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Multifaceted mitochondria in innate immunity.

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Marques, Eloïse 
Kramer, Robbin 
Ryan, Dylan G 


The ability of mitochondria to transform the energy we obtain from food into cell phosphorylation potential has long been appreciated. However, recent decades have seen an evolution in our understanding of mitochondria, highlighting their significance as key signal-transducing organelles with essential roles in immunity that extend beyond their bioenergetic function. Importantly, mitochondria retain bacterial motifs as a remnant of their endosymbiotic origin that are recognised by innate immune cells to trigger inflammation and participate in anti-microbial defence. This review aims to explore how mitochondrial physiology, spanning from oxidative phosphorylation (OxPhos) to signalling of mitochondrial nucleic acids, metabolites, and lipids, influences the effector functions of phagocytes. These myriad effector functions include macrophage polarisation, efferocytosis, anti-bactericidal activity, antigen presentation, immune signalling, and cytokine regulation. Strict regulation of these processes is critical for organismal homeostasis that when disrupted may cause injury or contribute to disease. Thus, the expanding body of literature, which continues to highlight the central role of mitochondria in the innate immune system, may provide insights for the development of the next generation of therapies for inflammatory diseases.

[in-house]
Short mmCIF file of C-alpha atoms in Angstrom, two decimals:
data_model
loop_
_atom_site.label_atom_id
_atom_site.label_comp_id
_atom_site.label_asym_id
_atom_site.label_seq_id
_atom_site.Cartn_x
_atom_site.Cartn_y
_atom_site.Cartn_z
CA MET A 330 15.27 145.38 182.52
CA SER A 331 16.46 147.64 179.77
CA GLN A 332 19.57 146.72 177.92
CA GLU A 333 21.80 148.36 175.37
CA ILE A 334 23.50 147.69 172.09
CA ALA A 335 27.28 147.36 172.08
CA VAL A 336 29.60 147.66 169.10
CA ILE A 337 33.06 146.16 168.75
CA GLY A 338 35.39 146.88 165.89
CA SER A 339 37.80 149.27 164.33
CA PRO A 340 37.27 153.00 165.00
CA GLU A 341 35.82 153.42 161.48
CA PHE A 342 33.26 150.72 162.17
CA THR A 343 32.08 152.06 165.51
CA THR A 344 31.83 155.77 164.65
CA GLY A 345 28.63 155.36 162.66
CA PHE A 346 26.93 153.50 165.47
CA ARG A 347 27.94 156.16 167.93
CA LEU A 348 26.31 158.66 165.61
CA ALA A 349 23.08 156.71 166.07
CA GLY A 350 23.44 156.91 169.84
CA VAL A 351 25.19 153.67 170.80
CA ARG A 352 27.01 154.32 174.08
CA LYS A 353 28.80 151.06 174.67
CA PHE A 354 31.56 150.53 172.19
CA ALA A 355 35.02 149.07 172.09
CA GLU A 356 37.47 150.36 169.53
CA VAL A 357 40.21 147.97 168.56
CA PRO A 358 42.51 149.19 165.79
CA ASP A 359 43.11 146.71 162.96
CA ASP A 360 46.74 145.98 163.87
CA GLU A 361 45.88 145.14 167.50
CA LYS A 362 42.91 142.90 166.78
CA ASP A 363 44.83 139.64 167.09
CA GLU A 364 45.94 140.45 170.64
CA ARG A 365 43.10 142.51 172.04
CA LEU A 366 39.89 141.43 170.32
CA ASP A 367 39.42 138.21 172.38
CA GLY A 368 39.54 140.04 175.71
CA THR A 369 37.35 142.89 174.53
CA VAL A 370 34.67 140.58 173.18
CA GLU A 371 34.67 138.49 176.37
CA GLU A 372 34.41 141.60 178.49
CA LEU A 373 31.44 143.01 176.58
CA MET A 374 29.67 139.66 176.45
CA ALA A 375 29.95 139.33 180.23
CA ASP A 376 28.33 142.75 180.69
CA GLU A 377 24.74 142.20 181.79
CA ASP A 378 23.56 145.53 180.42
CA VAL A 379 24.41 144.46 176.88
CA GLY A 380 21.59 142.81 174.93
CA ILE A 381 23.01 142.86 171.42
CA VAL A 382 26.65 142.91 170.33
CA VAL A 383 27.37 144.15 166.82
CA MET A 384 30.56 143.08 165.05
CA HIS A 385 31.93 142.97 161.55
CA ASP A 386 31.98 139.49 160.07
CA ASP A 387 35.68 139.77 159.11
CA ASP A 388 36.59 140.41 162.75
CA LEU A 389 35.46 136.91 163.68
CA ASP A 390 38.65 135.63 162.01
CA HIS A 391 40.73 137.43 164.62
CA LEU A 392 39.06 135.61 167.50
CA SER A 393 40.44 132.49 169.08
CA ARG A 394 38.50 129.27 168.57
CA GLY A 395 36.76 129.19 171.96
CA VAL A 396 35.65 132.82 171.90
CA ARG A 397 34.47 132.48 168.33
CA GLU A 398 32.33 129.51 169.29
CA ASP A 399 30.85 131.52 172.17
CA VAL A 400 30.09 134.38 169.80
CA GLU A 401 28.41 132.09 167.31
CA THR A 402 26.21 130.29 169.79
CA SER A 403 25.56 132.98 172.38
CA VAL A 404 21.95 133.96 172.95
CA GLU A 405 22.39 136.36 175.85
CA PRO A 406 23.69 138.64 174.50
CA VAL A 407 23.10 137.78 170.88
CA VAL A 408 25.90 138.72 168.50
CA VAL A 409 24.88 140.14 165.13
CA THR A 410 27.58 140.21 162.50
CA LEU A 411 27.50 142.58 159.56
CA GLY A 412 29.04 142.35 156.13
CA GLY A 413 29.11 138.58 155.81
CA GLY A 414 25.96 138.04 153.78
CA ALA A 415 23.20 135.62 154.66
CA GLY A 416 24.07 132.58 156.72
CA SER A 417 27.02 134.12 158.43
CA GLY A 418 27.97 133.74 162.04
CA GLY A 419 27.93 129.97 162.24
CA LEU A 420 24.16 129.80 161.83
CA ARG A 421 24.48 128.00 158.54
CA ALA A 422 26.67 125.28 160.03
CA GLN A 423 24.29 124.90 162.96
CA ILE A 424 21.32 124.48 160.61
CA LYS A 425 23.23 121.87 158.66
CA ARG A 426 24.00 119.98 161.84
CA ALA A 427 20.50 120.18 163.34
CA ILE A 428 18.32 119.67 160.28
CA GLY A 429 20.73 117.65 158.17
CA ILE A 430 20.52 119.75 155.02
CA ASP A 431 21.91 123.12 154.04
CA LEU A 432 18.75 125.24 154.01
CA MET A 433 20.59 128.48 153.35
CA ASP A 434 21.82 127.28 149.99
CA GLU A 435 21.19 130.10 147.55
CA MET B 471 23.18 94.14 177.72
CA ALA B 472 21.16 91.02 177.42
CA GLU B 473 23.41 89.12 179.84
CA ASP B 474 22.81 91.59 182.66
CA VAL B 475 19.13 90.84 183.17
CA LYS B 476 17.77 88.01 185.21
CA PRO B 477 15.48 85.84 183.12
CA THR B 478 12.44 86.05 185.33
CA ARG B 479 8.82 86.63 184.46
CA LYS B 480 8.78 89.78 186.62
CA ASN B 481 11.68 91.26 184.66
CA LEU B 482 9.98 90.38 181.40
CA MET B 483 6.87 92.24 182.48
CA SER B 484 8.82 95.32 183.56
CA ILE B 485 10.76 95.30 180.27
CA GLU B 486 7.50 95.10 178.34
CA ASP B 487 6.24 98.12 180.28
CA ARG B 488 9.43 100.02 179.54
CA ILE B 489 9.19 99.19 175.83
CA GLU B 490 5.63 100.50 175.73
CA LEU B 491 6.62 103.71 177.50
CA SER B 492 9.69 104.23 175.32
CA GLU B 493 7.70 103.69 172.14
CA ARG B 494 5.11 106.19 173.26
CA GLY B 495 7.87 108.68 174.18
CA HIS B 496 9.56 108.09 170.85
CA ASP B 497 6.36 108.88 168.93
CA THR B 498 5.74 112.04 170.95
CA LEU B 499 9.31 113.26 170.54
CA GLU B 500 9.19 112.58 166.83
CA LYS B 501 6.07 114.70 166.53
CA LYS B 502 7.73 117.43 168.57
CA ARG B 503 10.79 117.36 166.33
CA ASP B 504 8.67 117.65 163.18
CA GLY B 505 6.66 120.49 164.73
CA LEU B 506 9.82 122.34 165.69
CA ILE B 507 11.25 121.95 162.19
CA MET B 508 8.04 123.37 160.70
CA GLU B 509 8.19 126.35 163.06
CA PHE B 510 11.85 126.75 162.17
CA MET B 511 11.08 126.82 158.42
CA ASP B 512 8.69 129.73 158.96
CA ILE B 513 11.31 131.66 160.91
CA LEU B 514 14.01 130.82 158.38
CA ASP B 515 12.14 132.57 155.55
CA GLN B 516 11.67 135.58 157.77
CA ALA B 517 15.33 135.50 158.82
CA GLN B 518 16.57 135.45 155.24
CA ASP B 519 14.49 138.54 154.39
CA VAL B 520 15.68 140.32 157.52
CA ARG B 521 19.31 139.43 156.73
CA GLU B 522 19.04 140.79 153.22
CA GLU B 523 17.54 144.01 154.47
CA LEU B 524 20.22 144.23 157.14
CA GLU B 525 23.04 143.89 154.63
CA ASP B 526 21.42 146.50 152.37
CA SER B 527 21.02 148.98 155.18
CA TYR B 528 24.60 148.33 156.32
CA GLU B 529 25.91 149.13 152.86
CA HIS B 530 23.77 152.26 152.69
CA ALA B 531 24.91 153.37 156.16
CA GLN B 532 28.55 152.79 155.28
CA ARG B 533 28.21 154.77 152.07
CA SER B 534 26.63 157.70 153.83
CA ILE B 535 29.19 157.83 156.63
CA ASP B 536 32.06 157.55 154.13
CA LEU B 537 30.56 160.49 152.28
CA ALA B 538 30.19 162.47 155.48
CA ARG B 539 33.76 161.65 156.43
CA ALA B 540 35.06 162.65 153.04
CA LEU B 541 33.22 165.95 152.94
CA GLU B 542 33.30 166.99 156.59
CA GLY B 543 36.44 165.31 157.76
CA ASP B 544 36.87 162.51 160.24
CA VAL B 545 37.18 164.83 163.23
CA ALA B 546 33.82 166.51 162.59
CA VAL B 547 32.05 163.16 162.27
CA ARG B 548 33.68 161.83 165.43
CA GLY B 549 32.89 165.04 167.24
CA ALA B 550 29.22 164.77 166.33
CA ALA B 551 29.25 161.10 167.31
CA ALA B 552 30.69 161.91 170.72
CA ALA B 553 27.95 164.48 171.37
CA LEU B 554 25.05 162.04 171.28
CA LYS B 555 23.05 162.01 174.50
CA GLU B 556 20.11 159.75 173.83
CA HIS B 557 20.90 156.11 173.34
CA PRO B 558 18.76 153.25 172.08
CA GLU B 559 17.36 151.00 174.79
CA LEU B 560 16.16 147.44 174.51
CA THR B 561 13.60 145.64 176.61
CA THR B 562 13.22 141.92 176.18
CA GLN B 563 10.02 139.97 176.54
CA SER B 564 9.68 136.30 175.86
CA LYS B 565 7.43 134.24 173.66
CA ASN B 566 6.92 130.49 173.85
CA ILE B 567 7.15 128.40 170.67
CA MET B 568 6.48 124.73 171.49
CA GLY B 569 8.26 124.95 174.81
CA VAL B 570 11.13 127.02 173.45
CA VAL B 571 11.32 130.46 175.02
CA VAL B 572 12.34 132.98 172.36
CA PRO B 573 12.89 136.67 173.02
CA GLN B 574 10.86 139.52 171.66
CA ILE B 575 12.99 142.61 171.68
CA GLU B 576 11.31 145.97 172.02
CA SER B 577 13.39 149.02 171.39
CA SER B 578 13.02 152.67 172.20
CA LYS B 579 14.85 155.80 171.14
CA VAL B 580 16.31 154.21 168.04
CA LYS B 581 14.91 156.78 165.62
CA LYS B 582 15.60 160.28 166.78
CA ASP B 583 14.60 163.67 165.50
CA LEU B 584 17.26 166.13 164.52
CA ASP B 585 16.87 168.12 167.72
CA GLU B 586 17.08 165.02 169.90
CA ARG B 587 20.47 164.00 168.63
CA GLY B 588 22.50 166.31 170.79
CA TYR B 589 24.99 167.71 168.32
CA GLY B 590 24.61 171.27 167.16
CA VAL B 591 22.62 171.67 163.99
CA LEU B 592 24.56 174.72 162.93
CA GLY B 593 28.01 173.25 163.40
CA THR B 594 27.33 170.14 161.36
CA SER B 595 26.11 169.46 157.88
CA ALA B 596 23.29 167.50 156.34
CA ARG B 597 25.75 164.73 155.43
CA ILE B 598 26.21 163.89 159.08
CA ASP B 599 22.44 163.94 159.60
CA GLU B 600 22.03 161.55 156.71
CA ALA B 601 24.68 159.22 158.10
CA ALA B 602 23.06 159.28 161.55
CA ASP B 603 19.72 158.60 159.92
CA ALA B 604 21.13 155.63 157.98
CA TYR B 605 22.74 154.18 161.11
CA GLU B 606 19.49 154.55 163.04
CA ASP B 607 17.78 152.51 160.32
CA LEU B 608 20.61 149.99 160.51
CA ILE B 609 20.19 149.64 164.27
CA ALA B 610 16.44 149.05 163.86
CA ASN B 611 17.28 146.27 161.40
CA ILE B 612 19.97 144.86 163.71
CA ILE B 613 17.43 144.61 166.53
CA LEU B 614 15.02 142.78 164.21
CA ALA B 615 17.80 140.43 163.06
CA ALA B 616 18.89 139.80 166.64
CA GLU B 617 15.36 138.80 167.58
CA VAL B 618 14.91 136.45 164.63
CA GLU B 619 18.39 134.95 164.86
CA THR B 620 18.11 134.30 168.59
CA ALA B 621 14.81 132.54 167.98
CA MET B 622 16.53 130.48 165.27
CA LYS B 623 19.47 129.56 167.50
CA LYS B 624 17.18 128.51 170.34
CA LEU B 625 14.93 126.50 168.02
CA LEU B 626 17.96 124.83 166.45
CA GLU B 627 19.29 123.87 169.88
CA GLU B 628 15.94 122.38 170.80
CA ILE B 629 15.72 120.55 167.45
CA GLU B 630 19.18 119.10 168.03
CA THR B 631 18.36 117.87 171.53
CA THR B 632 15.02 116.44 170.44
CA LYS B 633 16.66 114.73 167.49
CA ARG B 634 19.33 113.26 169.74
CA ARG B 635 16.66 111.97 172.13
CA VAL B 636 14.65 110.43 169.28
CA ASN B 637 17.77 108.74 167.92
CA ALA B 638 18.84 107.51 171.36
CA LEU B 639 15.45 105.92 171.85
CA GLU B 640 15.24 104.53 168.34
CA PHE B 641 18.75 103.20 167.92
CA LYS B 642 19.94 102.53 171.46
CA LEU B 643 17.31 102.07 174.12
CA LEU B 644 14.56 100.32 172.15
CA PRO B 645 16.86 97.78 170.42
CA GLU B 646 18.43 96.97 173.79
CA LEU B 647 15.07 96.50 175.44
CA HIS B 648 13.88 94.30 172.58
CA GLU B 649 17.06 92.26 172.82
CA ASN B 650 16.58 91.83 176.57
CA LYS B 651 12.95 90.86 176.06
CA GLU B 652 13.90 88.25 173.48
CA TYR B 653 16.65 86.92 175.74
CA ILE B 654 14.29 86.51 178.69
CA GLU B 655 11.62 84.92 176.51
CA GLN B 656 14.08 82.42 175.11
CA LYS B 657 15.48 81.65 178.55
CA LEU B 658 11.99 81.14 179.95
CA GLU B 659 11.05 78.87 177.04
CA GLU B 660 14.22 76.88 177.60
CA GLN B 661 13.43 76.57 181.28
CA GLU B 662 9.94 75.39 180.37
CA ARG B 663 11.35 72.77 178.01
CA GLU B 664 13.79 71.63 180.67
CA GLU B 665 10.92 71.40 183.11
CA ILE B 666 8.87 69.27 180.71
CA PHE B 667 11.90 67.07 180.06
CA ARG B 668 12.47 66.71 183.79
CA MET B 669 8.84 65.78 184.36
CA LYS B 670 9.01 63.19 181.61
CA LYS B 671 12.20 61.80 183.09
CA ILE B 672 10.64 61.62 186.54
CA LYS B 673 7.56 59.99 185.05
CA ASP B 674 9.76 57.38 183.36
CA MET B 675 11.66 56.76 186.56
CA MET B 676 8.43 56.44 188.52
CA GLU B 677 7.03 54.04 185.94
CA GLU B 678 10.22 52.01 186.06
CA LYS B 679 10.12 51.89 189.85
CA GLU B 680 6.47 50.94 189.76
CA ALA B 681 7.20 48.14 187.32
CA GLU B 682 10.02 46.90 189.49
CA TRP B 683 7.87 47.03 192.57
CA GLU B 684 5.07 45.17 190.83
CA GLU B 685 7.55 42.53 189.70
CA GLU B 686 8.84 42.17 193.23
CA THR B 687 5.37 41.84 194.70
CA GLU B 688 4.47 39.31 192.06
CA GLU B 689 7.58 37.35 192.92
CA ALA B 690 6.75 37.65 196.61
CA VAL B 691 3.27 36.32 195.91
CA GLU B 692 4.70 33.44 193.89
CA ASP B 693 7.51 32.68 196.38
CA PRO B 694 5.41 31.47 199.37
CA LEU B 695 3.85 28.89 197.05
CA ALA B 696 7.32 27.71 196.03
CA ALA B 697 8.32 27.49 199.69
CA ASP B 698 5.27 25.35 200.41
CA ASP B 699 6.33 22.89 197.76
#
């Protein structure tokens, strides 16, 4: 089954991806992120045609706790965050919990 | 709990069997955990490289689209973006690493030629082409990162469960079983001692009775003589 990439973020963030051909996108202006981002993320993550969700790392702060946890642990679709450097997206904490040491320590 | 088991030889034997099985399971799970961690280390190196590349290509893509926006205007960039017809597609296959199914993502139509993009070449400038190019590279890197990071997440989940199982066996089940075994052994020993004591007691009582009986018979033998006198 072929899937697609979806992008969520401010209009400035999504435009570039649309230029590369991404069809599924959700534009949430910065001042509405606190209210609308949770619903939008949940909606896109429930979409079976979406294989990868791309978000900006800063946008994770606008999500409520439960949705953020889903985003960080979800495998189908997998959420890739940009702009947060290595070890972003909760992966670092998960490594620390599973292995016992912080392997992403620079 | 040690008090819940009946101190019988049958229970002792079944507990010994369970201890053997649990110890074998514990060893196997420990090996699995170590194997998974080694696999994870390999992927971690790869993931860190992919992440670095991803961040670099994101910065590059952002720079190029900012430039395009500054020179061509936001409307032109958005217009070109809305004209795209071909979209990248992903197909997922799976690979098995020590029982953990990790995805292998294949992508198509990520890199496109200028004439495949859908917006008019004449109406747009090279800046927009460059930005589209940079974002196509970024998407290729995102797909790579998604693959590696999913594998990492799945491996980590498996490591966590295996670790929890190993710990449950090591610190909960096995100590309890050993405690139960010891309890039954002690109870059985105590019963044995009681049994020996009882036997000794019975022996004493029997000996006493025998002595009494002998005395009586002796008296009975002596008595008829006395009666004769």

Acknowledgements: We would like to thank Dr. Alva Casey for her helpful comments and the Medical Research Council (MRC) (MC_UU_00028). Figures 1 to 4 were created using


Energy metabolism, Mitochondria

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NPJ Metab Health Dis

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Springer Science and Business Media LLC
Medical Research Council (MRC) (MC_UU_00028, MC_UU_00028, MC_UU_00028)